To celebrate World Soil Day, we had a chat with hydrographer Seamus Feery about his study pathway and why he decided to pursue a career in the agricultural industry.
Degree: Masters in Environmental Geoscience at Latrobe University
Company: Sentinel Pty Ltd
What did you do or study upon leaving school?
Upon leaving school I began studying a Bachelor of Science. After my first semester I was drawn to subjects based around earth sciences, in particular soil studies and hydrology, so I pursued a Masters in Environmental Geoscience.
What was the career journey that brought you to this position and work role?
My current role as an environmental consultant is my first 'real job' so I am just beginning my career journey. I have had a variety of part-time jobs throughout school and university, from working on farms and in the local sports store, to labouring and lifeguarding over the summer.
What does your current role entail and how long have you been in this role?
My current role entails the design and monitoring of catchment networks. This includes collecting data that may be used for flood modelling, construction of hydro stations and dams, and a variety of environmental purposes. The soils within a catchment play a vital role in controlling flows of water and chemical between the earth and the atmosphere, as well as having a great deal of influence on the run-off coefficient of a catchment with different soil types supporting plant growth and absorption rates. I have been in the role for just under a year and am really enjoying it.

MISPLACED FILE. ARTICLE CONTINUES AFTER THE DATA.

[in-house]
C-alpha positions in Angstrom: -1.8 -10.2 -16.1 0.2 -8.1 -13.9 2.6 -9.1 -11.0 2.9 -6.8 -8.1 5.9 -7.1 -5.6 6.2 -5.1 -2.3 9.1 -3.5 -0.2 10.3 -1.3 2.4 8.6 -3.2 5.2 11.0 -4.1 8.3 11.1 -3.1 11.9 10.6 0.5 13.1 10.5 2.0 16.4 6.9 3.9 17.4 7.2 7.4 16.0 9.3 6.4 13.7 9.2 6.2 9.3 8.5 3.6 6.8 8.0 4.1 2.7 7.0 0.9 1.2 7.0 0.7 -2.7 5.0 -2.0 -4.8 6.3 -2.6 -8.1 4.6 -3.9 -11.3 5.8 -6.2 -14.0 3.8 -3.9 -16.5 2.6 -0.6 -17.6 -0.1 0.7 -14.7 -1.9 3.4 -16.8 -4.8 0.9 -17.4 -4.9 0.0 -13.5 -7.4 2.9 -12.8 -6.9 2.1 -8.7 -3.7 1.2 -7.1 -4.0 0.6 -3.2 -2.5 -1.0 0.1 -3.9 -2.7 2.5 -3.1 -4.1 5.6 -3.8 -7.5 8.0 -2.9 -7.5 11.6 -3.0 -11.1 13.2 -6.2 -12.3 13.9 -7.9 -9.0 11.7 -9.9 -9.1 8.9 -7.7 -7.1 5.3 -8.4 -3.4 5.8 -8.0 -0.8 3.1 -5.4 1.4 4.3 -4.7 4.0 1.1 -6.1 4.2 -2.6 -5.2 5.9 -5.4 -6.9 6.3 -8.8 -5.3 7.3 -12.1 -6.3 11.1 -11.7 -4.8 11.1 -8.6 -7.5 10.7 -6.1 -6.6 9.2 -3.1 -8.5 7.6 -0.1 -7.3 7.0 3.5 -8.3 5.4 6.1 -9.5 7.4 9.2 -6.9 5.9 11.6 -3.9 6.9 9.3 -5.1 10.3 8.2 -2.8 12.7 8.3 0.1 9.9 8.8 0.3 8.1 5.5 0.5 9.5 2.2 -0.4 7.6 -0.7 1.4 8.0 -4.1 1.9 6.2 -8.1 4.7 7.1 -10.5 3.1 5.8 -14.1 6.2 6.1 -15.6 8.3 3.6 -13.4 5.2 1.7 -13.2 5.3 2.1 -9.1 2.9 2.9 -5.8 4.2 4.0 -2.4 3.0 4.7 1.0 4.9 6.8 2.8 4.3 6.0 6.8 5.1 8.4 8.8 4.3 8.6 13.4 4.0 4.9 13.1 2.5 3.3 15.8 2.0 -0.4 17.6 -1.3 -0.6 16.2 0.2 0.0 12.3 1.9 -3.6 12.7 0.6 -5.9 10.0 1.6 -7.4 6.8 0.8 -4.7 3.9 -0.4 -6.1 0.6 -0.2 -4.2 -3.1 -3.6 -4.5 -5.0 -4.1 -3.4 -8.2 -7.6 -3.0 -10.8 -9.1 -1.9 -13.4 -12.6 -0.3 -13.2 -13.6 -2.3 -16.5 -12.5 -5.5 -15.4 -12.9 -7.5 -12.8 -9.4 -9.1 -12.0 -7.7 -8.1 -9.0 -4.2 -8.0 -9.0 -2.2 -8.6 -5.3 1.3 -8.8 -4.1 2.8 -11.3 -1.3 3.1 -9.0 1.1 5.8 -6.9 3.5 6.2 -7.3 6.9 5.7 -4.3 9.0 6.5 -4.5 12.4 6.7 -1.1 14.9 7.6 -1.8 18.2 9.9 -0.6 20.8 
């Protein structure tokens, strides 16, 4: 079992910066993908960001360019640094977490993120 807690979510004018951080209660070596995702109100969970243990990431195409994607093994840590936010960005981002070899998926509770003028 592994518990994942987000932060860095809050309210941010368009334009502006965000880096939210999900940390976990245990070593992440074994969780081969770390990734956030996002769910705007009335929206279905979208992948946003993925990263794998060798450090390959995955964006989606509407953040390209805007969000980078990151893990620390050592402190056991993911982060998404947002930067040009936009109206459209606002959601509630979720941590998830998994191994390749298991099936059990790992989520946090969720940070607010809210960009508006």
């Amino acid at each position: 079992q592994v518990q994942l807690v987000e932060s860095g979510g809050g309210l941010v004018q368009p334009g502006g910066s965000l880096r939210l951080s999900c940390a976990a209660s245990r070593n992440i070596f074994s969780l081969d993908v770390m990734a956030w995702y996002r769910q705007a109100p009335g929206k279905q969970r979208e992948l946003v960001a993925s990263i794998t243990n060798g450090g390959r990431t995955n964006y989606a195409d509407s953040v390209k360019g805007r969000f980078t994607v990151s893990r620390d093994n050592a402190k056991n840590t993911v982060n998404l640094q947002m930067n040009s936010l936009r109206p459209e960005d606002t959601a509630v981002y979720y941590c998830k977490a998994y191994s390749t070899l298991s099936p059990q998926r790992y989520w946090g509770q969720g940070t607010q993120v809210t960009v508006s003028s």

Who or what was a major influence in your career choices?
Growing up throughout the Millennium drought and seeing the impact it had on the family farm in Western Victoria and across Victoria. In particular, the prevalence and severity of dryland salinity that occurred throughout this period is probably what really made me begin to wonder about the science behind it all. I have always enjoyed being out on the land and pursuing a career that allowed me to study and work on the earth's resources seemed like an obvious fit. I also had some terrific lecturers and mentors throughout my studies, whose passion for the earth sciences was infectious and it was easy to feed off their enthusiasm.
What were some major challenges in your career journey?
The biggest challenge throughout my career journey to date is probably the time away from home on projects. However, it's also one of the great perks of the job being able to see some amazing parts of the world such as Fiji, Indonesia and Papua New Guinea, so I best not complain about it too much.
As a child, what did you want to do when you grew up?
Be a real-life Huckleberry Finn... Unfortunately, it never came to fruition.
What is your ‘dream job’?
Dream job. Perhaps joining Simon Katich, Chris Rogers and Dirk Nannes on the ABC commentary team, wouldn't be the worst travelling the world watching cricket and spinning yarns. Unfortunately, I don't think I have the expertise, voice, or stories for it.
Interested in a different career path? Check out our interview with marketing guru Tanya Williams.